Metastatic tumors that invade the heart occur 20 to 40 times more frequently than primary tumors. Primary cardiac tumors are uncommon with incidence of 0.02%. Of the primary cardiac tumors, ~75% are benign, and of these benign tumors, myxomas are the most common.7 The chamber predilection of myxoma is left atrium (75%), followed, in order of prevalence, by the right atrium, left ventricle, and the last is RV. The remaining primary cardiac tumors are malignant, the majority of which include sarcomas. Cardiac sarcomas arise from the right side of the heart in around 25% of reported cases.7 RV myxomas typically present with triad of embolism, intracardiac obstruction, and systemic symptoms such as syncope and exertional dyspnea.

Our patient had a history of cerebral thrombosis, and the intraoperative echocardiographic finding suggested a relatively immobile mass with a broad-based attachment favoring diagnosis of thrombus. In our case, real-time three-dimensional echocardiography further helped in the assessment of thrombus mobility, differentiation between thrombus and myocardium, and delineation of changes in thrombi structure and assessment of the thrombus volume. On echocardiographic examination, myxoma usually has a narrow base of attachment to the cardiac free wall, is mobile, and it can be heterogeneous in appearance with areas of hemorrhage, necrosis, cyst formation, and calcification.8 The presence of irregular texture to the mass also suggests that it is a tumor as opposed to a thrombus. The absence of these features in our case helped us in differentiating it from myxoma. Furthermore, there was no family history, or any constitutional symptoms. Many authors have reported that RV myxoma usually presents with RV outflow obstruction, which was not seen in our patient.9 Vegetations in the RV can appear as single or multiple, linear, round, or as a mass with nonuniform border with high frequency flutter or oscillations, which is mostly attached to valves. Absence of fever, constitutional symptoms, and echocardiographic findings like oscillations rules out vegetations.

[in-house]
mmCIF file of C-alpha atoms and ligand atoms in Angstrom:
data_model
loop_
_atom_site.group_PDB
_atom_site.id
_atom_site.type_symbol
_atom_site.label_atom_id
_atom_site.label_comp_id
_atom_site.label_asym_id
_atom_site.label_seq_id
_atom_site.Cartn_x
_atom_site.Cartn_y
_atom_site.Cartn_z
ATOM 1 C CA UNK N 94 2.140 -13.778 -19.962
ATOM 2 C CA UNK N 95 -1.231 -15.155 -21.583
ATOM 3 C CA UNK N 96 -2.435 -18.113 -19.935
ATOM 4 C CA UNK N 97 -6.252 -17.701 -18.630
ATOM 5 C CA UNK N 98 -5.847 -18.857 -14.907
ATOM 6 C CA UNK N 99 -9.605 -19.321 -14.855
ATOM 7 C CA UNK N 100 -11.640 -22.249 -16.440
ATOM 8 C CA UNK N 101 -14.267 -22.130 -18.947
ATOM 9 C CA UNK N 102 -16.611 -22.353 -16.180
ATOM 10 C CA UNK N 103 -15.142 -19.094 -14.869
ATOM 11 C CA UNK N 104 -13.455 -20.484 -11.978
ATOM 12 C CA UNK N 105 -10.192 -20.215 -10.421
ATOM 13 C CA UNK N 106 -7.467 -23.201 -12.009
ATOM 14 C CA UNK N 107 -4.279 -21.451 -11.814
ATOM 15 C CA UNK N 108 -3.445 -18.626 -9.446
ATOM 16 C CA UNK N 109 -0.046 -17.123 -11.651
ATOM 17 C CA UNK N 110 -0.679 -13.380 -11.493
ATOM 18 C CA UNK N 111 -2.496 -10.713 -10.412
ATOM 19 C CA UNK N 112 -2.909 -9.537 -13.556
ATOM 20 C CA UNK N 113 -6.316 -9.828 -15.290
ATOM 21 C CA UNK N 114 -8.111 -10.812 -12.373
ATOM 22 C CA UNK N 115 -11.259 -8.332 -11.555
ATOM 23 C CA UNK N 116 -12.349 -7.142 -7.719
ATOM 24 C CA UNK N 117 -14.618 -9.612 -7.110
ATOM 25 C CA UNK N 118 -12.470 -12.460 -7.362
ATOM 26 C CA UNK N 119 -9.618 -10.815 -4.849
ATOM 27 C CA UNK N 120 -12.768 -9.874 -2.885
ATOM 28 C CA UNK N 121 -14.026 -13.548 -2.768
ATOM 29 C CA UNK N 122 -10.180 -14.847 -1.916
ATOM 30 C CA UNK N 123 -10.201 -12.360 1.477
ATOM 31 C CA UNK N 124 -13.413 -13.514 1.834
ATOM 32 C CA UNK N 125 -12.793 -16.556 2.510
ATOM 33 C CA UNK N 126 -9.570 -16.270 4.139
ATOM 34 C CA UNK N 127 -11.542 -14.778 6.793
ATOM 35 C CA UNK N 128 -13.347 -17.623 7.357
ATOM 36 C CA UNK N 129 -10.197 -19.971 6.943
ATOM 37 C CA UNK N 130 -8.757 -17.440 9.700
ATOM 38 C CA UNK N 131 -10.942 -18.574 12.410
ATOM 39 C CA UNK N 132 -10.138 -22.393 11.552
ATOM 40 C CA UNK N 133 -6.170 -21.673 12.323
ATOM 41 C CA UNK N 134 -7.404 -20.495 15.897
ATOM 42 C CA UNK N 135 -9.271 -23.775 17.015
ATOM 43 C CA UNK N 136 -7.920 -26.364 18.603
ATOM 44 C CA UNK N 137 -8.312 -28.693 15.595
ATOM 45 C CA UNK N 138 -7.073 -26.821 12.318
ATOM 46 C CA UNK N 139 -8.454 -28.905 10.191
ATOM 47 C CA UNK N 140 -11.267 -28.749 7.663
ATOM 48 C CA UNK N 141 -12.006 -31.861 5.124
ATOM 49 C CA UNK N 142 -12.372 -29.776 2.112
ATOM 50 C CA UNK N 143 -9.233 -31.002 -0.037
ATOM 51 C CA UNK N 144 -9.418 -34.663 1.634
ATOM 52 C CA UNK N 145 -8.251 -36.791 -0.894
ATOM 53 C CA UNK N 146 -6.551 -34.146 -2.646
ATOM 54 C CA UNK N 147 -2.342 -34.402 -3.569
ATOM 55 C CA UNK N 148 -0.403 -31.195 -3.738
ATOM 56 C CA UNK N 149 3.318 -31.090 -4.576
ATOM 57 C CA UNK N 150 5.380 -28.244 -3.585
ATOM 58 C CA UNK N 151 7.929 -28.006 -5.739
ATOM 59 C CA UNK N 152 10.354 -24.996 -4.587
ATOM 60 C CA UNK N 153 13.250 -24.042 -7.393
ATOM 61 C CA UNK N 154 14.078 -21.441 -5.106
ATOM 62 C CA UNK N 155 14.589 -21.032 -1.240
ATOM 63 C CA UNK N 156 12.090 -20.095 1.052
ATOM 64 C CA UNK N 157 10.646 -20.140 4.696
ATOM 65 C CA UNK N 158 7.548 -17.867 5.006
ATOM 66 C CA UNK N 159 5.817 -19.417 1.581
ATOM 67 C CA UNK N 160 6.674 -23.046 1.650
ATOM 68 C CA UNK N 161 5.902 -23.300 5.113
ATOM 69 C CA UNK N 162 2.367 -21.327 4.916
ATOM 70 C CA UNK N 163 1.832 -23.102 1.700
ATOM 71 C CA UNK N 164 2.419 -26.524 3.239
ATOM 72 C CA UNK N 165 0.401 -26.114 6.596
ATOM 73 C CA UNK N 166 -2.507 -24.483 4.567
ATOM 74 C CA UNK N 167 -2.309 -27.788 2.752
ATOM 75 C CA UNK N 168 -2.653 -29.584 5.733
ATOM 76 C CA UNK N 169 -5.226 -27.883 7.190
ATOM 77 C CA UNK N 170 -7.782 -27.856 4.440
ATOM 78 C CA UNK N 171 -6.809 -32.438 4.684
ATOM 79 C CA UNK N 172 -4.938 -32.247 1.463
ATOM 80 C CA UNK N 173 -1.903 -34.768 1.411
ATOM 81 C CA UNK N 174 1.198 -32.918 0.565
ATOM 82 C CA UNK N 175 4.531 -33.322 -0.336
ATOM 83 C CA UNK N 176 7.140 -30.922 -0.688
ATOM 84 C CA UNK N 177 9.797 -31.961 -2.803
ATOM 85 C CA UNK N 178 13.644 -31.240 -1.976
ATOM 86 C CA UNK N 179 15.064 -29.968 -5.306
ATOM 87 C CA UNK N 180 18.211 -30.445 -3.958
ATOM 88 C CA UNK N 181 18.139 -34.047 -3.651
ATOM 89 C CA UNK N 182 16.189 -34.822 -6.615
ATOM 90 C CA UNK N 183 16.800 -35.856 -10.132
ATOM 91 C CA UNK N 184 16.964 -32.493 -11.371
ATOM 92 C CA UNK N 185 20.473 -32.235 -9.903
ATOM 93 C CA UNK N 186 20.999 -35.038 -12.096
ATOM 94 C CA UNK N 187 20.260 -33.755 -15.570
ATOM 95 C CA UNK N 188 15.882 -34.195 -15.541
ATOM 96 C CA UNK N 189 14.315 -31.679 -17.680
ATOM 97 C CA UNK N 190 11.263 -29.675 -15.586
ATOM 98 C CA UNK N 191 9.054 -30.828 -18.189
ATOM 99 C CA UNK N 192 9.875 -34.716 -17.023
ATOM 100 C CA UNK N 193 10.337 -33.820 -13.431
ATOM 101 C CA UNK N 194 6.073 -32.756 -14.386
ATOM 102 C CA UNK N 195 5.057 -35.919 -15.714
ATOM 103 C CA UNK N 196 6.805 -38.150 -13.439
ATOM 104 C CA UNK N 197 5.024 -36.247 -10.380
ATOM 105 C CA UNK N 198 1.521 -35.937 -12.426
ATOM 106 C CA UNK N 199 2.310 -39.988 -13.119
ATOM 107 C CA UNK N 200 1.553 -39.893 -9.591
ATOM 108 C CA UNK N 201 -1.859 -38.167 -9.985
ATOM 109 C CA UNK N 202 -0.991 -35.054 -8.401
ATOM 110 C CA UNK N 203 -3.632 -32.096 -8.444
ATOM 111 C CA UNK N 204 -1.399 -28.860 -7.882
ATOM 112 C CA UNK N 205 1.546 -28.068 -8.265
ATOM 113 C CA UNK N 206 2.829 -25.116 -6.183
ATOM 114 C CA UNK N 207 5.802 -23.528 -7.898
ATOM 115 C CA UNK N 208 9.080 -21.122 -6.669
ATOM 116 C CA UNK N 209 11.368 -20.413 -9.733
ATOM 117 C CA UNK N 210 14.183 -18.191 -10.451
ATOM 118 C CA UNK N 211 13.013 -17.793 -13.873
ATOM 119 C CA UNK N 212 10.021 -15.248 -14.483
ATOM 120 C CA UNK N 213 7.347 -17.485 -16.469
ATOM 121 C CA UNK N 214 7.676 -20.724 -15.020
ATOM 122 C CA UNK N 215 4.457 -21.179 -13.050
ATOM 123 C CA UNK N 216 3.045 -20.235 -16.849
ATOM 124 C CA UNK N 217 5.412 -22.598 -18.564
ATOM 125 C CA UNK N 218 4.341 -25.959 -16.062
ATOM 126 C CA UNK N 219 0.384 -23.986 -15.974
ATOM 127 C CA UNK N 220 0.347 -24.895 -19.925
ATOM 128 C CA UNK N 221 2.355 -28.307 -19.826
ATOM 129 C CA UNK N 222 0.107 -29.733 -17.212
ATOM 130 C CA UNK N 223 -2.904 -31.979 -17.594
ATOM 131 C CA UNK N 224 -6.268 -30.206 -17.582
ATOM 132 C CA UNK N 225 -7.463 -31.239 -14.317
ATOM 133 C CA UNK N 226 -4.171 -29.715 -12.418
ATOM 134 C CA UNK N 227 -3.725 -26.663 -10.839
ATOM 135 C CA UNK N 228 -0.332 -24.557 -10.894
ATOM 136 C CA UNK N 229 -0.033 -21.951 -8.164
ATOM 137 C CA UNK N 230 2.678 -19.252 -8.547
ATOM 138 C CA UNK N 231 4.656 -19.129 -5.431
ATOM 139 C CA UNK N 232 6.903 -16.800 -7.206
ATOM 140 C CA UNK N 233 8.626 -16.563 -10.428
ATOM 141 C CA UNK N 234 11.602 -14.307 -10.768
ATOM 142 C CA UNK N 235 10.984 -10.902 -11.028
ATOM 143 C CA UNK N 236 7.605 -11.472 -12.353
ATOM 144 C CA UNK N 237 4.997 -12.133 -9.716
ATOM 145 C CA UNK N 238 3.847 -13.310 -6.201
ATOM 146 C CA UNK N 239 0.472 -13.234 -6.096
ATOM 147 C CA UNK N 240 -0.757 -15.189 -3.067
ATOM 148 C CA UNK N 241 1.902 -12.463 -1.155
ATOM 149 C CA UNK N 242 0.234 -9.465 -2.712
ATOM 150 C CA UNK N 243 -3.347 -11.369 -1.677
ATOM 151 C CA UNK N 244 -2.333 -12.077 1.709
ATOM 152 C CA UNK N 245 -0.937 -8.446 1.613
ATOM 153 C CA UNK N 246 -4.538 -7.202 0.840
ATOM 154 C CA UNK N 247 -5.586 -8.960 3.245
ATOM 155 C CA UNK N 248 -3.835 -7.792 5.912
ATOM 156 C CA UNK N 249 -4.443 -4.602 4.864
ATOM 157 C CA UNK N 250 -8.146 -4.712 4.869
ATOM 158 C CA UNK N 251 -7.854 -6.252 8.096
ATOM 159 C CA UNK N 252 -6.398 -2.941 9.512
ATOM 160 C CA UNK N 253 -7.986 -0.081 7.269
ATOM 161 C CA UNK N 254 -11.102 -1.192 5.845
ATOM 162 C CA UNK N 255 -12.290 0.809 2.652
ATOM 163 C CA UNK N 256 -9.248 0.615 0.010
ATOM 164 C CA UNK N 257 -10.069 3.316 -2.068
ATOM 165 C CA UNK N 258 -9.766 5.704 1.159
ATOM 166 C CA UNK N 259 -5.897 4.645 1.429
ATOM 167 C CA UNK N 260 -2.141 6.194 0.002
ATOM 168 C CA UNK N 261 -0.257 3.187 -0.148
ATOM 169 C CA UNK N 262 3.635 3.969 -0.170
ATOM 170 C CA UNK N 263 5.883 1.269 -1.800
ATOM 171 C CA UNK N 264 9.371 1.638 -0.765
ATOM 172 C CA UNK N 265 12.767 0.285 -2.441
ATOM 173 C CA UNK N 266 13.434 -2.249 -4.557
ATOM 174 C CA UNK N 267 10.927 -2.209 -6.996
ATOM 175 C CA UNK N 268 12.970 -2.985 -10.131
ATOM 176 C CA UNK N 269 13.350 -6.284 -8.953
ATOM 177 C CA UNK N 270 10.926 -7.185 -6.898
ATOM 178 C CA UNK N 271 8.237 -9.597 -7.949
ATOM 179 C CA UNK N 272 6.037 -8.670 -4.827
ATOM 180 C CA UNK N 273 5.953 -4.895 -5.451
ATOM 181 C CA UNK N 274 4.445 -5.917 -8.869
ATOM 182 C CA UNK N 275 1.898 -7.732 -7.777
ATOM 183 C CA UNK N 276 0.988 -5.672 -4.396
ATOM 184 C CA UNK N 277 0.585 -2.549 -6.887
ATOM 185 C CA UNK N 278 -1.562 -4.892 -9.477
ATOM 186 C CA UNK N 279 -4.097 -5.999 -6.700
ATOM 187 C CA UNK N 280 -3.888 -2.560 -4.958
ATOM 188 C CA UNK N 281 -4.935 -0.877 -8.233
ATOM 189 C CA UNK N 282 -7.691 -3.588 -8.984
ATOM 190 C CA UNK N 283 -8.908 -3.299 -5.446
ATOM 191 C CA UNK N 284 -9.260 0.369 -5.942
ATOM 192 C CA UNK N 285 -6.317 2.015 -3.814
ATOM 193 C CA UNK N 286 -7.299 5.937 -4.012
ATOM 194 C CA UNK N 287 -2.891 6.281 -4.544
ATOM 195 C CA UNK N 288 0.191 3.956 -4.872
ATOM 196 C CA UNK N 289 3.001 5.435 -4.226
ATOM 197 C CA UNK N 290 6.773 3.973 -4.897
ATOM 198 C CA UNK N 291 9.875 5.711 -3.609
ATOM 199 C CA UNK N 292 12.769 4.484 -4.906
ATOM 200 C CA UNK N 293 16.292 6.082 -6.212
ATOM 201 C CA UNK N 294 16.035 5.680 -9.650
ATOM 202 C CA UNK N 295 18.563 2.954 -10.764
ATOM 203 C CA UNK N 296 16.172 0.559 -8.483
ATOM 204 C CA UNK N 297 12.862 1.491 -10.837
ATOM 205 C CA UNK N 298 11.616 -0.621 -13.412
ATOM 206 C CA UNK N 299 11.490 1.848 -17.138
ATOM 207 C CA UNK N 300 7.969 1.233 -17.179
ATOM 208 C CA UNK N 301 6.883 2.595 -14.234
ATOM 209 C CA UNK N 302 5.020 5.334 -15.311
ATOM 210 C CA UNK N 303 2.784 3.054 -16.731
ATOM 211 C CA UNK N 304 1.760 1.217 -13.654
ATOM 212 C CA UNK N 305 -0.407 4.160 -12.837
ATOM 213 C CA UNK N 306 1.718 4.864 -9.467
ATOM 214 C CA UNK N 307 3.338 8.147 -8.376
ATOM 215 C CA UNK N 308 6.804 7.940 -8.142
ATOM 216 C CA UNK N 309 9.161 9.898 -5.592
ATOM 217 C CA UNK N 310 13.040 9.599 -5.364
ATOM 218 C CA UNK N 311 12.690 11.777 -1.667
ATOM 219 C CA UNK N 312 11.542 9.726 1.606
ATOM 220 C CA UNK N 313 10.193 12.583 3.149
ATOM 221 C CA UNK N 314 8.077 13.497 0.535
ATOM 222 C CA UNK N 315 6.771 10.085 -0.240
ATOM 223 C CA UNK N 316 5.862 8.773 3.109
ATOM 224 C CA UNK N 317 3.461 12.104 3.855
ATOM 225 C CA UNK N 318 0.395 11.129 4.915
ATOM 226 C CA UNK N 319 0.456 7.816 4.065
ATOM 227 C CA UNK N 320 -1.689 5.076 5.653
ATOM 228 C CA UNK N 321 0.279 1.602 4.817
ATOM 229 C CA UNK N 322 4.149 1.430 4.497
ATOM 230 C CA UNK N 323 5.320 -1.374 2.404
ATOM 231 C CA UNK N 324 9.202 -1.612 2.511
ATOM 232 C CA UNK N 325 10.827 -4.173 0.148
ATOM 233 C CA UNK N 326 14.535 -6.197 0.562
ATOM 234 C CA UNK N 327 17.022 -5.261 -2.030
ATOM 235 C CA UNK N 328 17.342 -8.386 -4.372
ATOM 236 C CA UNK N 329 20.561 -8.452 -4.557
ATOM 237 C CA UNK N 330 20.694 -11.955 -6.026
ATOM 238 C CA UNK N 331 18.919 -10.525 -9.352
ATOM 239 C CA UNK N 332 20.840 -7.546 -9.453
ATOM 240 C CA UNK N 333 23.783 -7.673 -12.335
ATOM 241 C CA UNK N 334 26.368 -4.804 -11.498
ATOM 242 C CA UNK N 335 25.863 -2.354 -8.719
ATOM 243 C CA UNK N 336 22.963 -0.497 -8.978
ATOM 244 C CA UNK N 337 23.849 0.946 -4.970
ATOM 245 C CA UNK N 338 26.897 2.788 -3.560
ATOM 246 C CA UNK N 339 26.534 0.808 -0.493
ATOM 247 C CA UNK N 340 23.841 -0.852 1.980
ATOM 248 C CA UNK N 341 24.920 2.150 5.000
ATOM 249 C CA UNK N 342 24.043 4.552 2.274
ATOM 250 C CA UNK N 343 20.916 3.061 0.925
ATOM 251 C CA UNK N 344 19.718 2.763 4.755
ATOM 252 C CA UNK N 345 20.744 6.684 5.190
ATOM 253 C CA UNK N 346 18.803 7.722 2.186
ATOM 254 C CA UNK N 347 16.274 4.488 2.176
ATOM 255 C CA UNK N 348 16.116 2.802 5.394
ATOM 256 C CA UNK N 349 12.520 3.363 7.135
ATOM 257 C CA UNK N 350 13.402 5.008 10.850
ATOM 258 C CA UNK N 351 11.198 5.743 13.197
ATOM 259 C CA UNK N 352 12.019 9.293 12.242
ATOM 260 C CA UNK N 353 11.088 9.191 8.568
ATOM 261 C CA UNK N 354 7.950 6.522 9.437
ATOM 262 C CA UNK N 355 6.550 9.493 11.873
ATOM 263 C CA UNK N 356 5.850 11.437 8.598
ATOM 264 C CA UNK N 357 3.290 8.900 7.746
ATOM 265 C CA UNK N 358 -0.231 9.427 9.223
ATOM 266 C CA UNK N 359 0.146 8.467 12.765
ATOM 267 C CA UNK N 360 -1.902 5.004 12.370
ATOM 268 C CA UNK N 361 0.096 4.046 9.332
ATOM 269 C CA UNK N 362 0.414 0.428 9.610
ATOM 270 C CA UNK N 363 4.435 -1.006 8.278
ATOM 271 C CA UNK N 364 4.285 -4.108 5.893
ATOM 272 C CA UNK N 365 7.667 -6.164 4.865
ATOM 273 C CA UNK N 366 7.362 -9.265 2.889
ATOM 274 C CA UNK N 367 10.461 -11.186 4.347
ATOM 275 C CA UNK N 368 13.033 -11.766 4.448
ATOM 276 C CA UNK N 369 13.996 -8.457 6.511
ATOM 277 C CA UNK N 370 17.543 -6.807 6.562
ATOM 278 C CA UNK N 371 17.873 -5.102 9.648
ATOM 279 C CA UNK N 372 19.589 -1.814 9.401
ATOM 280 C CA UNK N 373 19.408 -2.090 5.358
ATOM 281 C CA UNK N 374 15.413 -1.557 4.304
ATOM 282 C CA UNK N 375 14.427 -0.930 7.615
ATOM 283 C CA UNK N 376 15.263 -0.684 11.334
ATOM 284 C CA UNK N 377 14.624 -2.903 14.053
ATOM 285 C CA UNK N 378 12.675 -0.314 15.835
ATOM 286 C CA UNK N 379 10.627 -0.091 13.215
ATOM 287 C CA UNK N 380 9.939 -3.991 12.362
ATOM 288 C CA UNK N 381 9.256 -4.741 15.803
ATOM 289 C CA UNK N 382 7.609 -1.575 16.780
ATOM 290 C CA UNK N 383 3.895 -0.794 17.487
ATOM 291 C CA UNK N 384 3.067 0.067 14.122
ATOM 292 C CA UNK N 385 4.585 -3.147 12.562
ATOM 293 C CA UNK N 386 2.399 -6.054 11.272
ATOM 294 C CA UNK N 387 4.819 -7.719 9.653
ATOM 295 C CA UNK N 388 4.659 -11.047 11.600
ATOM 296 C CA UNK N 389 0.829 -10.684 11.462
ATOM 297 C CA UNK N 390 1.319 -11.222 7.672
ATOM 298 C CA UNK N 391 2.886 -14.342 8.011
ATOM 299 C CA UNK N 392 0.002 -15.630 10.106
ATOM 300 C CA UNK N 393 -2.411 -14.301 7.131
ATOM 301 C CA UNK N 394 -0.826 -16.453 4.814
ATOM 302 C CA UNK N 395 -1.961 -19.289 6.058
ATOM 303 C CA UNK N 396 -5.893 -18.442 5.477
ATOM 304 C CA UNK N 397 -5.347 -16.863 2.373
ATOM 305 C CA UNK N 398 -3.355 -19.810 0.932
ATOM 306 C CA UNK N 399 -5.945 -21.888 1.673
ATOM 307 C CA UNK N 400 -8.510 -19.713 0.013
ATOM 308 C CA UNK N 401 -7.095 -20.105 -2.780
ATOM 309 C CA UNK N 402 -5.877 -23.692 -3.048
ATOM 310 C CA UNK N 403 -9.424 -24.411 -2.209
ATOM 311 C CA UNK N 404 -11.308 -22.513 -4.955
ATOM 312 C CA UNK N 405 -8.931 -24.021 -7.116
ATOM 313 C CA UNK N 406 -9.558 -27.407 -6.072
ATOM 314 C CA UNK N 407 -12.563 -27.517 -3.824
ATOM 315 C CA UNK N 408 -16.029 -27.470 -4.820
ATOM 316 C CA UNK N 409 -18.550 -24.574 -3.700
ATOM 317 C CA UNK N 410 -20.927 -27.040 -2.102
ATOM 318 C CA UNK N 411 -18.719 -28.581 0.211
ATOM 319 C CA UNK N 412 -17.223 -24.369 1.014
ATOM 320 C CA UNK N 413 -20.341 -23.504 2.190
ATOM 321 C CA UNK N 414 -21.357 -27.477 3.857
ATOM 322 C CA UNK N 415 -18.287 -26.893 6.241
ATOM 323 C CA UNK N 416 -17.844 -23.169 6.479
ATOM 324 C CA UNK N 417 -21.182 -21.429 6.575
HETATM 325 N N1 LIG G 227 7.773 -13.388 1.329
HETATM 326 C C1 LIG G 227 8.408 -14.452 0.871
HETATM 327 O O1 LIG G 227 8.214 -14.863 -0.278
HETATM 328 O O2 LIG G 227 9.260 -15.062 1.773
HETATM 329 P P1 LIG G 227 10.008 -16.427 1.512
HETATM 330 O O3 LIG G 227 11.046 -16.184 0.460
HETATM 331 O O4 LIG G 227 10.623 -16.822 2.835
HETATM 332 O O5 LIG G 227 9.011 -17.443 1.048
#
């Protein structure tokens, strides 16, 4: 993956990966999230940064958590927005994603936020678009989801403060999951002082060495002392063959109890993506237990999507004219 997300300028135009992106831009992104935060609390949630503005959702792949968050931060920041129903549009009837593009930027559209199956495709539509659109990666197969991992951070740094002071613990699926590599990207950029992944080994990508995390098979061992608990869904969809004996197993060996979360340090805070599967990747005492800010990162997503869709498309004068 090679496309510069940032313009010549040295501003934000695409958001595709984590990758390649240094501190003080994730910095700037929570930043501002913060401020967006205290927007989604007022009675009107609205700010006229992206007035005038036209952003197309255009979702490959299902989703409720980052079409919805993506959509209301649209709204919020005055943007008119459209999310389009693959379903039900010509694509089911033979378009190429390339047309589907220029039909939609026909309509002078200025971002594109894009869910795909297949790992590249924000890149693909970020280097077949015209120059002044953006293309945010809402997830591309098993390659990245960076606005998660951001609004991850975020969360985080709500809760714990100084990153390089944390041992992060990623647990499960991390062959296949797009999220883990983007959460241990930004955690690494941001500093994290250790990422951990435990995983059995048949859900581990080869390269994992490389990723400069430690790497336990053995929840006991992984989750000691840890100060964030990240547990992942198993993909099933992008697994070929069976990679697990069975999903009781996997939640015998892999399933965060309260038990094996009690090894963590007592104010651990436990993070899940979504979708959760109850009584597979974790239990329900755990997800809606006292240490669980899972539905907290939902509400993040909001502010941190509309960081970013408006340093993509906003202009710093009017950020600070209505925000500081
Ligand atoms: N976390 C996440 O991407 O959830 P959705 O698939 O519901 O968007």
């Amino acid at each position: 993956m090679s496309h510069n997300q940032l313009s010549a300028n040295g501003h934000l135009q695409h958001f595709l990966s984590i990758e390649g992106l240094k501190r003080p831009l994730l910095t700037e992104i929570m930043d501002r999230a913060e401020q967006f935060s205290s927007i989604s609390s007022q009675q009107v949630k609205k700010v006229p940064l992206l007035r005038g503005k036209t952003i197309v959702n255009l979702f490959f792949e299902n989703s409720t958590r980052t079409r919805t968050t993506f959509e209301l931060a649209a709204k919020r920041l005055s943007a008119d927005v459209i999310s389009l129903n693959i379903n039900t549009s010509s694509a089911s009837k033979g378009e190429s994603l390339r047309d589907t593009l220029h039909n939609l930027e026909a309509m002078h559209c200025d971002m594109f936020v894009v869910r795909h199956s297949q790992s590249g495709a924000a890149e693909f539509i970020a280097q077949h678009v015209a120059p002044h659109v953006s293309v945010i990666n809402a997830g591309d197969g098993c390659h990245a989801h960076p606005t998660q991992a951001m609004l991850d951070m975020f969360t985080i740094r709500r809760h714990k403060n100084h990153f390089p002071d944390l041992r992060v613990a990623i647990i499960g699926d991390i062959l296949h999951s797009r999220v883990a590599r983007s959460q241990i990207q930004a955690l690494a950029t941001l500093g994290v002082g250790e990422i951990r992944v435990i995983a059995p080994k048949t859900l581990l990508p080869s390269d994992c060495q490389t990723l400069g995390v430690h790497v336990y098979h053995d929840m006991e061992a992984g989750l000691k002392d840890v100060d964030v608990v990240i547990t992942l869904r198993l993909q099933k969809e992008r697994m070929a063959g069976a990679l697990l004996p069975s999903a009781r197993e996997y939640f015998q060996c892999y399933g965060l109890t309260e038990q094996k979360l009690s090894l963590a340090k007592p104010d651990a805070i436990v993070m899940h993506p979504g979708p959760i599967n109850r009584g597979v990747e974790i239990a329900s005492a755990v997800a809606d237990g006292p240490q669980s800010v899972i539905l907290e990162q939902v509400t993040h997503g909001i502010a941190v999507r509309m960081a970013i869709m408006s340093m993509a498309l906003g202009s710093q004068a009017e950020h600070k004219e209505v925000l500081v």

Echocardiographic examination also helped in the diagnosis of an incidental PFO. In such patients, a PFO can lead to systemic embolization. Right heart thrombus is frequently associated with major pulmonary thromboembolism, but is rarely recognized before a catastrophic event like death. In our case, the echocardiographic examination ruled out the presence of any thrombus which might have embolized to the pulmonary artery, so the pulmonary artery was not opened surgically. The choice of an optimal surgical access prior to removal of intracardiac mass can also be guided by echocardiography. During surgery, the anterior leaflet of tricuspid valve was found to be attached to the thrombus and repair of the valve was done. On tissue histopathology, it was found to be a partly organized thrombus.